The Art of Healing

Approaching mental health through creative expression

Nancy McCallum smiling while doing artwork

Dr. Nancy McCallum in WCH's art room

The Art of Healing

Approaching mental health through creative expression

Nancy McCallum smiling while doing artwork

Dr. Nancy McCallum in WCH's art room

When you walk into the art room at Women’s College Hospital (WCH), you’ll see the prompt of the day written across the whiteboard. Today’s prompt is ‘Light in Darkness.’ It’s not uncommon to have preconceived notions about what therapy is and what it looks like in practice. But many may not imagine an art room with paints, fabrics and clay.

Art therapy is an effective technique for approaching complex feelings or trauma because it provides a nonverbal method of exploring experiences, thoughts, and feelings that patients may struggle to put into words. Whether it’s visual arts like painting and sculptures or written art like songs, narrative stories or poetry, patients are encouraged to connect with their emotions using creative mediums.

Through the mental health department and the sexual assault/domestic violence care centre (SA/DVCC) at WCH, art therapy is built into their approach to facilitating recovery.

“In the Trauma Therapy program, training for our learners in psychiatry, psychotherapy and social work includes exposure to the modality of art therapy,” says Dr. Nancy McCallum, a psychiatrist at WCH. “It’s another way to get to know their patients.”  

The Women Recovering from Abuse Program (WRAP) is designed to support women and gender-diverse people who are looking to heal and recover from the impact of childhood interpersonal trauma. As the longest-standing trauma therapy program at WCH, this multimodal intensive day program revolves around group therapy, with art being one of its core pillars.

Approaching therapy from an artistic lens can be the gateway many patients need to overcome barriers and inhibitions in their healing process. Cultural or personal beliefs and language barriers are common deterrents from traditional talk therapy, but using art as a tool for self-expression can allow patients to overcome these deterrents.

“Not every patient comes in ready to talk about their feelings or the trauma they’ve experienced,” shares Dr. McCallum.  “But art can provide them a safe space to help them do that.”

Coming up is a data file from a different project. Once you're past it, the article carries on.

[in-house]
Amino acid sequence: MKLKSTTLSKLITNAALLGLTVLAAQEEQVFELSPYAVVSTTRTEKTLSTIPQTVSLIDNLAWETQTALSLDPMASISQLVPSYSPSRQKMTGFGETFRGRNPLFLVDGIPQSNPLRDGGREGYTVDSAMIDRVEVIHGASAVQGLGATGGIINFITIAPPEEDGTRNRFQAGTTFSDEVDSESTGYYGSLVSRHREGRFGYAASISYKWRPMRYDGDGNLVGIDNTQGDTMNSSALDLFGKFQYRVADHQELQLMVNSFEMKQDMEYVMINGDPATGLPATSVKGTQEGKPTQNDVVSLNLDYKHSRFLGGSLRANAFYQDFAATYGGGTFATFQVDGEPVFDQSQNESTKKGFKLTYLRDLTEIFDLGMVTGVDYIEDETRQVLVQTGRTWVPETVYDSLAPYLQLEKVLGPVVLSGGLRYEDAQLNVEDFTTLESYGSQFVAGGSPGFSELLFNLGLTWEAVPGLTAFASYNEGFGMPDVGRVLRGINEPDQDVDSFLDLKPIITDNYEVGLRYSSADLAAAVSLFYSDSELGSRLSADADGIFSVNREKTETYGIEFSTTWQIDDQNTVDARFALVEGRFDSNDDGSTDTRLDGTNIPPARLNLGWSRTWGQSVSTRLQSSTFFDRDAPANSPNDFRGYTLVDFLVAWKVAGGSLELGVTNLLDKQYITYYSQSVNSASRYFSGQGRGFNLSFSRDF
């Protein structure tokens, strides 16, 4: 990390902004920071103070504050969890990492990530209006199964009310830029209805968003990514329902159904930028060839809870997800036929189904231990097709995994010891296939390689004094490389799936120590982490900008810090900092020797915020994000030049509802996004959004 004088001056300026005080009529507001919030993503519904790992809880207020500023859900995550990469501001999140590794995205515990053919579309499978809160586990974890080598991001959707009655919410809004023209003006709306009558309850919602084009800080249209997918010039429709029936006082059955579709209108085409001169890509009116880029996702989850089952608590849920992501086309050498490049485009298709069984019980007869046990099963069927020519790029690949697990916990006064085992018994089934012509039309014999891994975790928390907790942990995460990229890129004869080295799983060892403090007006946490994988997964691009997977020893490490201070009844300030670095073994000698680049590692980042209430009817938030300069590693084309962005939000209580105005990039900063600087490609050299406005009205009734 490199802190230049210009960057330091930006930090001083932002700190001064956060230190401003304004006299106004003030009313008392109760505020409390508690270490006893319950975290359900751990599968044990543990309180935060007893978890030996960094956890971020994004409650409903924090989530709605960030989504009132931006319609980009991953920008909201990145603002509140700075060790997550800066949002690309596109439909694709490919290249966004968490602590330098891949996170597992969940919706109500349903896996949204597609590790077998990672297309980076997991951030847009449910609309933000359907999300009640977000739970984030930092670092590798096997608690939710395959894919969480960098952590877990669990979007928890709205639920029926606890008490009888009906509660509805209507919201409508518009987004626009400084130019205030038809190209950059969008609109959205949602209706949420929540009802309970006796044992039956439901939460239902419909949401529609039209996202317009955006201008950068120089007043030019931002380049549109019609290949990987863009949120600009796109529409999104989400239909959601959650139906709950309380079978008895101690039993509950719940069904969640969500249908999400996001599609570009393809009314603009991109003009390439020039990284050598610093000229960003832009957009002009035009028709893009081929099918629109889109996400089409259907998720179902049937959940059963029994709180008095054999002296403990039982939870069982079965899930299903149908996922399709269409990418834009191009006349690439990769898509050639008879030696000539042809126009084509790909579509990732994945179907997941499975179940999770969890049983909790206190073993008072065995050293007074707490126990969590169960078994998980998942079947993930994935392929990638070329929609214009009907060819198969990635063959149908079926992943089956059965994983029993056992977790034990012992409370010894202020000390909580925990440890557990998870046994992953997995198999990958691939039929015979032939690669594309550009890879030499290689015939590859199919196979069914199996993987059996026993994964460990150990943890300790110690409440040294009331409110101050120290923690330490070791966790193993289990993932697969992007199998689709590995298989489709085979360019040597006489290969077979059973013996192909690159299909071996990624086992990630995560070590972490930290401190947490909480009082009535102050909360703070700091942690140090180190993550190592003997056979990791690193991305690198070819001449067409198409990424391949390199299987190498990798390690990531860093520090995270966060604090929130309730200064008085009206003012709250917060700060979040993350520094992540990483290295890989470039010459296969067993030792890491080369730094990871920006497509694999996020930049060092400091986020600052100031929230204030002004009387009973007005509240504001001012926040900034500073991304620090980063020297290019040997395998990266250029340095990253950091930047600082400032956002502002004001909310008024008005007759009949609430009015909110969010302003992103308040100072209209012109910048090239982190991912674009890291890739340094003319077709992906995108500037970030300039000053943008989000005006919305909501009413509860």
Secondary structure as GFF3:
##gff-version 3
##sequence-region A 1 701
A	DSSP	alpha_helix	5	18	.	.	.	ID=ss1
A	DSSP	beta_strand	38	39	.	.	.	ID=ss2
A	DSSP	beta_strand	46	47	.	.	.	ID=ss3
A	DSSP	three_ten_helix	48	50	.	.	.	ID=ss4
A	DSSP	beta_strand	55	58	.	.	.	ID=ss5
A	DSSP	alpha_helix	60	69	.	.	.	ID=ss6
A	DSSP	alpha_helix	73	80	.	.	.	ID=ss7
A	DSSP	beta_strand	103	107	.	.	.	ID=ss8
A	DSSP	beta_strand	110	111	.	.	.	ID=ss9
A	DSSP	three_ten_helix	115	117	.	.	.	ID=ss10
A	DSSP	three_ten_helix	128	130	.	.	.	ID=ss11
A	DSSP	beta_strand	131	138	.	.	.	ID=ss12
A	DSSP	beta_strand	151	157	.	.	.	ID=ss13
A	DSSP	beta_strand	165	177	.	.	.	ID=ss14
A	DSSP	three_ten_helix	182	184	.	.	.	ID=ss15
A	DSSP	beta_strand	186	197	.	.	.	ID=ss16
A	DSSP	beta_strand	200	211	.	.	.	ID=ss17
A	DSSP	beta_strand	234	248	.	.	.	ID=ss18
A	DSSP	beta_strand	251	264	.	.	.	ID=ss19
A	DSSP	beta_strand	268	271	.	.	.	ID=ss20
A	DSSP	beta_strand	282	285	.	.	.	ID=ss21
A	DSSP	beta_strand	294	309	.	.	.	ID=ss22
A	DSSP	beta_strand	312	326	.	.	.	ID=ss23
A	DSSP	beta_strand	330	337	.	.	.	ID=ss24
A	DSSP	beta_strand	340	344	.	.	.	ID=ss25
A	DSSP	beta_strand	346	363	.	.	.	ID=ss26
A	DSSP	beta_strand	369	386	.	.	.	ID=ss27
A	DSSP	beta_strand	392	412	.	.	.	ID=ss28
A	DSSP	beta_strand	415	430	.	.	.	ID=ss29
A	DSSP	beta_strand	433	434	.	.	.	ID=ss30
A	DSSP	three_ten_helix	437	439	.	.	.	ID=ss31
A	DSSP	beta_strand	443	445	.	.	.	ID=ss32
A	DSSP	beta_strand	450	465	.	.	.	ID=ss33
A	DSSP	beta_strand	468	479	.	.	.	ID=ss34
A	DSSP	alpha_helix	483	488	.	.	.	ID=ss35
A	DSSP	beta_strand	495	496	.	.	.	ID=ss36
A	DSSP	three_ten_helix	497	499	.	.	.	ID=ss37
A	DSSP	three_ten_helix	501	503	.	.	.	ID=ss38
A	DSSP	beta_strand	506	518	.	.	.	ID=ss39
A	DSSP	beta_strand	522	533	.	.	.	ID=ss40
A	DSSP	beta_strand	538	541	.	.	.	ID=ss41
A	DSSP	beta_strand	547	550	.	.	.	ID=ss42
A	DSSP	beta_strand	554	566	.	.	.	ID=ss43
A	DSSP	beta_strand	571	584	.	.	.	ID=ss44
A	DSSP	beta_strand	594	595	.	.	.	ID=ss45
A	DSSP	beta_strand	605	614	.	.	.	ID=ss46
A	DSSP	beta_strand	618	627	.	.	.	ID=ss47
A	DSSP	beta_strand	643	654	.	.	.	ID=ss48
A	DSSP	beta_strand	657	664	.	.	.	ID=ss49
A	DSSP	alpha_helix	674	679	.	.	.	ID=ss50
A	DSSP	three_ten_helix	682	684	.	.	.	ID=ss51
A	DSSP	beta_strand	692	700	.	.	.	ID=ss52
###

Art therapists' primary intervention is to inspire curiosity. They encourage patients to reflect on the experience of creating their artwork, interpret its meaning, and consider their emotional responses. In art therapy, it’s not about the end product—it’s about embracing the journey and the feelings it brings forth.  

Psychologists painting in art room

Left to right: Abby Hershler, psychiatrist, and Julie Blair, social worker and mental health therapist

“Art grants us access to playfulness and reminds us not to take ourselves too seriously,” says Emma Moore, social worker at the SA/DVCC. “There isn’t pressure on getting something perfect or to produce a polished, final product.”

Creating a piece of art that mirrors vulnerable emotions and sharing it with others can be empowering and cathartic. It can even help the creator connect more deeply with the art and the emotions.

There is an affirmation that comes with sharing art, creating a sense of being seen and understanding that your feelings haven’t been made up or imagined. As damaging as it can be for someone not to feel believed in their struggles with mental health, it can be just as healing to know you are seen and heard.

“There is value in keeping artwork as a way to reflect on therapy. It’s a visual record of healing – something tangible that captures the learning or changes they’ve made in therapy,” says Emma.

Providing women with a stage to connect and heal from trauma and oppression while also giving them the opportunity to explore the parts of themselves that experience joy, celebration, growth and hope underscores the fundamental role of art therapy in the mental health services delivered at WCH.

Programs like WRAP and SA/DVCC are foundational in upholding WCH as a welcoming, safe space and a champion for women within the ever-evolving healthcare and mental health landscape.

Delivering mental healthcare within supportive housing: A hospital-community collaboration